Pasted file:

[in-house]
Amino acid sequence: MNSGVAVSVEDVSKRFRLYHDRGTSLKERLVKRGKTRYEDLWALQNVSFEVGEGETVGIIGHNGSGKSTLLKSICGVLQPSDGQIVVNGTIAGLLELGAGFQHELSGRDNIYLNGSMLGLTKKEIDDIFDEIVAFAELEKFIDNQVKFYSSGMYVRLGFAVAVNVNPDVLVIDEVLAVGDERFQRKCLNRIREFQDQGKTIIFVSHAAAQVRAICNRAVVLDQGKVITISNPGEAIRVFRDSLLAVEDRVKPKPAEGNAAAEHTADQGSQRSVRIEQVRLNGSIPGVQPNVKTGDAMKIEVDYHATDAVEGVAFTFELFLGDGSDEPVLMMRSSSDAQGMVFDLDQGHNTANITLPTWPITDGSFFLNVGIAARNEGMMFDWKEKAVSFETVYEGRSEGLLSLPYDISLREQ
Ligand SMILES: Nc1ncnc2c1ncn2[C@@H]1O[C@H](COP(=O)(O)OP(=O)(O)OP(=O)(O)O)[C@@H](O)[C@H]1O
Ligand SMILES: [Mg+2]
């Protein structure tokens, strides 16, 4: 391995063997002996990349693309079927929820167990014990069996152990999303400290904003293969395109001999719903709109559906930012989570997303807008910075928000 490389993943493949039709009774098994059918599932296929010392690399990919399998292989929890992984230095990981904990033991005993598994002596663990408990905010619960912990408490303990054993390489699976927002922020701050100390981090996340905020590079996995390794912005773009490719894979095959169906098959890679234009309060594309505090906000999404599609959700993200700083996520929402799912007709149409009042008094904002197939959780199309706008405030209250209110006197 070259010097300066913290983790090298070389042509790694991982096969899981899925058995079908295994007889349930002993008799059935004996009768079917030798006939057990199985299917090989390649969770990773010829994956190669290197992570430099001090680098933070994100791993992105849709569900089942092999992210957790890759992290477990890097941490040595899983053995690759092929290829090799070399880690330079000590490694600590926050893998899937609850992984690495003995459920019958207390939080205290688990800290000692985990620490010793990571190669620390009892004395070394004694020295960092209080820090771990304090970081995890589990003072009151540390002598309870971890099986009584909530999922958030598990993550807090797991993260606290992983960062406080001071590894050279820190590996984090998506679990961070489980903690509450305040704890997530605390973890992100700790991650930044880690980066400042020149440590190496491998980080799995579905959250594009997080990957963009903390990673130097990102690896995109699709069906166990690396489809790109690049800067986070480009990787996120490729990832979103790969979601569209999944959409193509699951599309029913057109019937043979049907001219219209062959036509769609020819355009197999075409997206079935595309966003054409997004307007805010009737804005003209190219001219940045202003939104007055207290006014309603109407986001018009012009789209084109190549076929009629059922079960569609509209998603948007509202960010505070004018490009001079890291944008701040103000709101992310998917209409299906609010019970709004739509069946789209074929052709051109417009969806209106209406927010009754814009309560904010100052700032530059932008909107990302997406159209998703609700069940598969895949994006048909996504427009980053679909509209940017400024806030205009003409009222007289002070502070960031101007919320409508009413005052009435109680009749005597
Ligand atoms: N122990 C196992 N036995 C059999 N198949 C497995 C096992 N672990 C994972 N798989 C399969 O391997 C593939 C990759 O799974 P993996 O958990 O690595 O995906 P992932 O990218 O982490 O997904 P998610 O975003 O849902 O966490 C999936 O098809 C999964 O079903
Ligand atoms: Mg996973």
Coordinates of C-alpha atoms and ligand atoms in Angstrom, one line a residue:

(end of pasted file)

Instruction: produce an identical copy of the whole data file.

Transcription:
[in-house]
Amino acid sequence: MNSGVAVSVEDVSKRFRLYHDRGTSLKERLVKRGKTRYEDLWALQNVSFEVGEGETVGIIGHNGSGKSTLLKSICGVLQPSDGQIVVNGTIAGLLELGAGFQHELSGRDNIYLNGSMLGLTKKEIDDIFDEIVAFAELEKFIDNQVKFYSSGMYVRLGFAVAVNVNPDVLVIDEVLAVGDERFQRKCLNRIREFQDQGKTIIFVSHAAAQVRAICNRAVVLDQGKVITISNPGEAIRVFRDSLLAVEDRVKPKPAEGNAAAEHTADQGSQRSVRIEQVRLNGSIPGVQPNVKTGDAMKIEVDYHATDAVEGVAFTFELFLGDGSDEPVLMMRSSSDAQGMVFDLDQGHNTANITLPTWPITDGSFFLNVGIAARNEGMMFDWKEKAVSFETVYEGRSEGLLSLPYDISLREQ
Ligand SMILES: Nc1ncnc2c1ncn2[C@@H]1O[C@H](COP(=O)(O)OP(=O)(O)OP(=O)(O)O)[C@@H](O)[C@H]1O
Ligand SMILES: [Mg+2]
């Protein structure tokens, strides 16, 4: 391995063997002996990349693309079927929820167990014990069996152990999303400290904003293969395109001999719903709109559906930012989570997303807008910075928000 490389993943493949039709009774098994059918599932296929010392690399990919399998292989929890992984230095990981904990033991005993598994002596663990408990905010619960912990408490303990054993390489699976927002922020701050100390981090996340905020590079996995390794912005773009490719894979095959169906098959890679234009309060594309505090906000999404599609959700993200700083996520929402799912007709149409009042008094904002197939959780199309706008405030209250209110006197 070259010097300066913290983790090298070389042509790694991982096969899981899925058995079908295994007889349930002993008799059935004996009768079917030798006939057990199985299917090989390649969770990773010829994956190669290197992570430099001090680098933070994100791993992105849709569900089942092999992210957790890759992290477990890097941490040595899983053995690759092929290829090799070399880690330079000590490694600590926050893998899937609850992984690495003995459920019958207390939080205290688990800290000692985990620490010793990571190669620390009892004395070394004694020295960092209080820090771990304090970081995890589990003072009151540390002598309870971890099986009584909530999922958030598990993550807090797991993260606290992983960062406080001071590894050279820190590996984090998506679990961070489980903690509450305040704890997530605390973890992100700790991650930044880690980066400042020149440590190496491998980080799995579905959250594009997080990957963009903390990673130097990102690896995109699709069906166990690396489809790109690049800067986070480009990787996120490729990832979103790969979601569209999944959409193509699951599309029913057109019937043979049907001219219209062959036509769609020819355009197999075409997206079935595309966003054409997004307007805010009737804005003209190219001219940045202003939104007055207290006014309603109407986001018009012009789209084109190549076929009629059922079960569609509209998603948007509202960010505070004018490009001079890291944008701040103000709101992310998917209409299906609010019970709004739509069946789209074929052709051109417009969806209106209406927010009754814009309560904010100052700032530059932008909107990302997406159209998703609700069940598969895949994006048909996504427009980053679909509209940017400024806030205009003409009222007289002070502070960031101007919320409508009413005052009435109680009749005597
Ligand atoms: N122990 C196992 N036995 C059999 N198949 C497995 C096992 N672990 C994972 N798989 C399969 O391997 C593939 C990759 O799974 P993996 O958990 O690595 O995906 P992932 O990218 O982490 O997904 P998610 O975003 O849902 O966490 C999936 O098809 C999964 O079903
Ligand atoms: Mg996973």
Coordinates of C-alpha atoms and ligand atoms in Angstrom, one line a residue: